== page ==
Q. I have a large urban garden in a NYC park where I serve as a volunteer gardener. I have 4 carex plants all in semi-shady bed areas that have

I have a large urban garden in a NYC park where I serve as a volunteer gardener. I have 4 carex plants all in semi-shady bed areas that have thrived - until this year late fall, when it looks like rodents (mice? rat?) may have taken a liking to them and have chewed the leaves almost all the way to the crown in most cases. I certainly didn't cut them back. I've never had a rodent problem with my carex plantings before, but this past year we had a mouse epidemic. Could that explain how the apparent tearing of the leaves (they were not cut with scissors, that's for sure) might have happened? Do mice have an affinity for carex? I probably need to find something less tasty to rodents to replace these gnawed carexes with. Any info or comments would be helpful. Thanks.
The location of my garden is Hell's Kitchen Park in Manhattan midtown west (Hell's Kitchen).

Answer

Not sure about your Carex problem. But, found this information: Faunal Associations: Little information is available about floral-faunal relationships for Mead's Sedge, although considerable information is available for Carex spp.(sedges) in general. Some insects that feed on sedges include various aphids, leafhoppers (especially Cosmotettix spp.), billbugs (Sphenophorus spp.), larvae of leaf-mining moths (Elachista spp.) and other moths, caterpillars of skippers (especially Euphyes spp. & Poanes spp.), and caterpillars of butterflies (Satyrodes spp.). The foliage of upland sedges in open areas is especially likely to be consumed by various grasshoppers. Among vertebrate animals, the seeds of such sedges are eaten by various upland gamebirds and granivorous songbirds. This includes such species as the Wild Turkey, Greater Prairie Chicken, Ring-necked Pheasant, Mourning Dove, Horned Lark, and Savannah Sparrow. Although it is not a preferred source of food, White-tailed Deer and other hoofed mammalian herbivores browse on the foliage. There is some evidence that the seeds of sedges can pass through the digestive tracts of White-tailed Deer and remain viable, introducing these plants into new areas (Myers et al., 2004).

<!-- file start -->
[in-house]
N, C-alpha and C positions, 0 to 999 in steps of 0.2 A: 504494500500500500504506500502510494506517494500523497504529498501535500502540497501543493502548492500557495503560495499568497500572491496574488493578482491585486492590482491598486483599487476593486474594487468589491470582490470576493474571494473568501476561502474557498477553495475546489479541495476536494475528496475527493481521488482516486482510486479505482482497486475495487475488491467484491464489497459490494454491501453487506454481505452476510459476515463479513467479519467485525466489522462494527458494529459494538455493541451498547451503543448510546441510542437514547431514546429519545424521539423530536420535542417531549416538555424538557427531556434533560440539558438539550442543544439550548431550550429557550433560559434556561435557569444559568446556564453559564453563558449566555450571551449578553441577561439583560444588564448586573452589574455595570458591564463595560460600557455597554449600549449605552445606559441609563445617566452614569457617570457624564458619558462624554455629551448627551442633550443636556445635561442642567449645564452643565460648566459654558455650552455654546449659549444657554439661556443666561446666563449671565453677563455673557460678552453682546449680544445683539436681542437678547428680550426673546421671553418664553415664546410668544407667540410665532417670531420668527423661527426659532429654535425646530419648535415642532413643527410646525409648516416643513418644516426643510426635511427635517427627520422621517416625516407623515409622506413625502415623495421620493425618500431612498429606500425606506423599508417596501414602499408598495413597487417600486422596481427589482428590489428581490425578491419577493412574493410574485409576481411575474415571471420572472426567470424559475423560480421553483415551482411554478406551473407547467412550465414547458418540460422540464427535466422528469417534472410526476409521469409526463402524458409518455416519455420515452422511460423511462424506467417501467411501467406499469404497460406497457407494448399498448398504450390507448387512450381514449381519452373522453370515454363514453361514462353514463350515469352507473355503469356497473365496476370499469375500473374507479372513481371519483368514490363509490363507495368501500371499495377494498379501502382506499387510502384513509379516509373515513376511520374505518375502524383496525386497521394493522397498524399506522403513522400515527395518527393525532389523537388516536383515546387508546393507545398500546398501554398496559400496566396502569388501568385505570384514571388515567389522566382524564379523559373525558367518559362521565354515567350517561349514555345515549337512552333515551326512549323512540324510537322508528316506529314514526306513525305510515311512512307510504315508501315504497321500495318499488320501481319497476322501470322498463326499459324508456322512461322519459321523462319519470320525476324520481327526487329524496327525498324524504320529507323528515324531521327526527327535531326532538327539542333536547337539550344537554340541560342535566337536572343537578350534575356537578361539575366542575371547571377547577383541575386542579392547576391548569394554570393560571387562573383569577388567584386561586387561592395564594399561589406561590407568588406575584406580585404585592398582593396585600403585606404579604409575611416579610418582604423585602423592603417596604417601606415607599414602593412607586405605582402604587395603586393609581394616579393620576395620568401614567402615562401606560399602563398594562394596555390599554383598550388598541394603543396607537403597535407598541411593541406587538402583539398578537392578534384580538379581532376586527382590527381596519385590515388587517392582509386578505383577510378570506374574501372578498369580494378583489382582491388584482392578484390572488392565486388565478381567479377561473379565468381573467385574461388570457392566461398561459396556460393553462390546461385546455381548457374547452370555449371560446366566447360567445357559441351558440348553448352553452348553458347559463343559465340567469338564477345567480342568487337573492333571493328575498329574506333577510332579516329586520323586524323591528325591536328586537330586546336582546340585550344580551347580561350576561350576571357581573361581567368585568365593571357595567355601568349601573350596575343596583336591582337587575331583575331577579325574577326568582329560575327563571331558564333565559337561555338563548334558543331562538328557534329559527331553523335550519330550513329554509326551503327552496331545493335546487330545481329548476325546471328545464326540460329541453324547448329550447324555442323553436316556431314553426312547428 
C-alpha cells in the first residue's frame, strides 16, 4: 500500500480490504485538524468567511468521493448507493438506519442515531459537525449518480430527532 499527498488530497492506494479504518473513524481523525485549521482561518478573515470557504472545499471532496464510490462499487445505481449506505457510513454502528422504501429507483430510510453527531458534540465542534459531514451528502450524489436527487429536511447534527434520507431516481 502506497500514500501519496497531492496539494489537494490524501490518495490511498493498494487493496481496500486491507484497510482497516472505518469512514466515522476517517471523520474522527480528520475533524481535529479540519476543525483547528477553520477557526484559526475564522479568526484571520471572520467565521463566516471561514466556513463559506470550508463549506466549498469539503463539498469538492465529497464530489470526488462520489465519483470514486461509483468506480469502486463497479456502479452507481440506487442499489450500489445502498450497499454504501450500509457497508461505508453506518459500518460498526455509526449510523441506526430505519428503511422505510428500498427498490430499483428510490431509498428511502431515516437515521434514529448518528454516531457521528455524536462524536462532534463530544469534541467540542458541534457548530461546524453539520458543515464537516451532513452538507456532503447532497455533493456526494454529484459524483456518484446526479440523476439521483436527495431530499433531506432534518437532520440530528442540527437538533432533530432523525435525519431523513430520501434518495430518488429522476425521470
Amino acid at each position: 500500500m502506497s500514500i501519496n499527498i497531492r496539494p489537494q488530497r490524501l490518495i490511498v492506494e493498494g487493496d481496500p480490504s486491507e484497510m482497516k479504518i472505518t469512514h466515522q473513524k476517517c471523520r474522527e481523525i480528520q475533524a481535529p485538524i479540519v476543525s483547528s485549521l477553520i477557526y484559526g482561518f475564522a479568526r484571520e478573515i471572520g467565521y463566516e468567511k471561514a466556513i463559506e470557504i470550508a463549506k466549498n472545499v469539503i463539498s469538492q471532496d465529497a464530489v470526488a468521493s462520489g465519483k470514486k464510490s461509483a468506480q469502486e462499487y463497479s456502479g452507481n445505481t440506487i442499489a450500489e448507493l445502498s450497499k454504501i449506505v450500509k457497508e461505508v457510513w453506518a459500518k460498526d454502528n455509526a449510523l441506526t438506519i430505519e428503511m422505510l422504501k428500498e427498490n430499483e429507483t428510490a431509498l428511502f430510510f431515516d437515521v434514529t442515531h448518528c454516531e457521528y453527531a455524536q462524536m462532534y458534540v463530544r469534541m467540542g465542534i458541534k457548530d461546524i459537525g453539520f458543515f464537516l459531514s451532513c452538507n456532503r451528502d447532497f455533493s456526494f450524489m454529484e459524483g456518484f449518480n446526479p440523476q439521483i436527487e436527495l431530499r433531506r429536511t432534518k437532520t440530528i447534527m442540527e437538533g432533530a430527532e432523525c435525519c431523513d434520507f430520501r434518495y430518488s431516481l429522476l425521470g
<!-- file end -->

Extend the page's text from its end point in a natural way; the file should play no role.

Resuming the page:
Carex pansa is amazingly disease and pest free. Overwatering in heavy soils causes root rot. Rust, a foliar disease, may appear under certain overcast or humid conditions, but it generally disappears without treatment or damage to the plants.

Rust, smut and leaf spot. Aphids are possible.

Hope this helps. 

  • Last Updated Apr 02, 2018
  • Views 5
  • Answered By Anita Finkle

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